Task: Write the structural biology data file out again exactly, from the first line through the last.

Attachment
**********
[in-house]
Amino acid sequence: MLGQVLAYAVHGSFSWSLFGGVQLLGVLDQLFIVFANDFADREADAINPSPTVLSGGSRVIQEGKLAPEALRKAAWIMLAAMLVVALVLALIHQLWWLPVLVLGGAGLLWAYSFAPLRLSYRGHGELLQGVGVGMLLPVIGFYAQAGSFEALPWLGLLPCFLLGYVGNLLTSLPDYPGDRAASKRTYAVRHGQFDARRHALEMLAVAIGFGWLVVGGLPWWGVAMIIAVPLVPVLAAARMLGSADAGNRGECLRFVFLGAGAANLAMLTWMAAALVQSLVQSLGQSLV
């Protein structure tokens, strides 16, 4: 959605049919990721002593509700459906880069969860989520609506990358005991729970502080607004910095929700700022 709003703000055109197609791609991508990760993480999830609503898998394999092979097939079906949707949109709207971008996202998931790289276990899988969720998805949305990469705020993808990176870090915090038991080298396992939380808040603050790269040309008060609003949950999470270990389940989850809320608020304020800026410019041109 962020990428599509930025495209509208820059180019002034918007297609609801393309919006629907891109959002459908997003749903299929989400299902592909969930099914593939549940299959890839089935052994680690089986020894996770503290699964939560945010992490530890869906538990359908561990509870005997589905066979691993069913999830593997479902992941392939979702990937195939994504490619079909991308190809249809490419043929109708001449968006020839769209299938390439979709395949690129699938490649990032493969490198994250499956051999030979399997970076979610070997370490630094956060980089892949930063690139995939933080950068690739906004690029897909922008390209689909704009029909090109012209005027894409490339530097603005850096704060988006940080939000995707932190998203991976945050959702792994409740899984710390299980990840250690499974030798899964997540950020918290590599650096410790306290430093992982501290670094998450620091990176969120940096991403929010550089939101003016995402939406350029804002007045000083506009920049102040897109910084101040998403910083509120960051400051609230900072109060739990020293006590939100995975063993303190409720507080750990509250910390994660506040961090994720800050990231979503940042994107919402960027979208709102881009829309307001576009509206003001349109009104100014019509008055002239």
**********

[in-house]
Amino acid sequence: MLGQVLAYAVHGSFSWSLFGGVQLLGVLDQLFIVFANDFADREADAINPSPTVLSGGSRVIQEGKLAPEALRKAAWIMLAAMLVVALVLALIHQLWWLPVLVLGGAGLLWAYSFAPLRLSYRGHGELLQGVGVGMLLPVIGFYAQAGSFEALPWLGLLPCFLLGYVGNLLTSLPDYPGDRAASKRTYAVRHGQFDARRHALEMLAVAIGFGWLVVGGLPWWGVAMIIAVPLVPVLAAARMLGSADAGNRGECLRFVFLGAGAANLAMLTWMAAALVQSLVQSLGQSLV
């Protein structure tokens, strides 16, 4: 959605049919990721002593509700459906880069969860989520609506990358005991729970502080607004910095929700700022 709003703000055109197609791609991508990760993480999830609503898998394999092979097939079906949707949109709207971008996202998931790289276990899988969720998805949305990469705020993808990176870090915090038991080298396992939380808040603050790269040309008060609003949950999470270990389940989850809320608020304020800026410019041109 962020990428599509930025495209509208820059180019002034918007297609609801393309919006629907891109959002459908997003749903299929989400299902592909969930099914593939549940299959890839089935052994680690089986020894996770503290699964939560945010992490530890869906538990359908561990509870005997589905066979691993069913999830593997479902992941392939979702990937195939994504490619079909991308190809249809490419043929109708001449968006020839769209299938390439979709395949690129699938490649990032493969490198994250499956051999030979399997970076979610070997370490630094956060980089892949930063690139995939933080950068690739906004690029897909922008390209689909704009029909090109012209005027894409490339530097603005850096704060988006940080939000995707932190998203991976945050959702792994409740899984710390299980990840250690499974030798899964997540950020918290590599650096410790306290430093992982501290670094998450620091990176969120940096991403929010550089939101003016995402939406350029804002007045000083506009920049102040897109910084101040998403910083509120960051400051609230900072109060739990020293006590939100995975063993303190409720507080750990509250910390994660506040961090994720800050990231979503940042994107919402960027979208709102881009829309307001576009509206003001349109009104100014019509008055002239």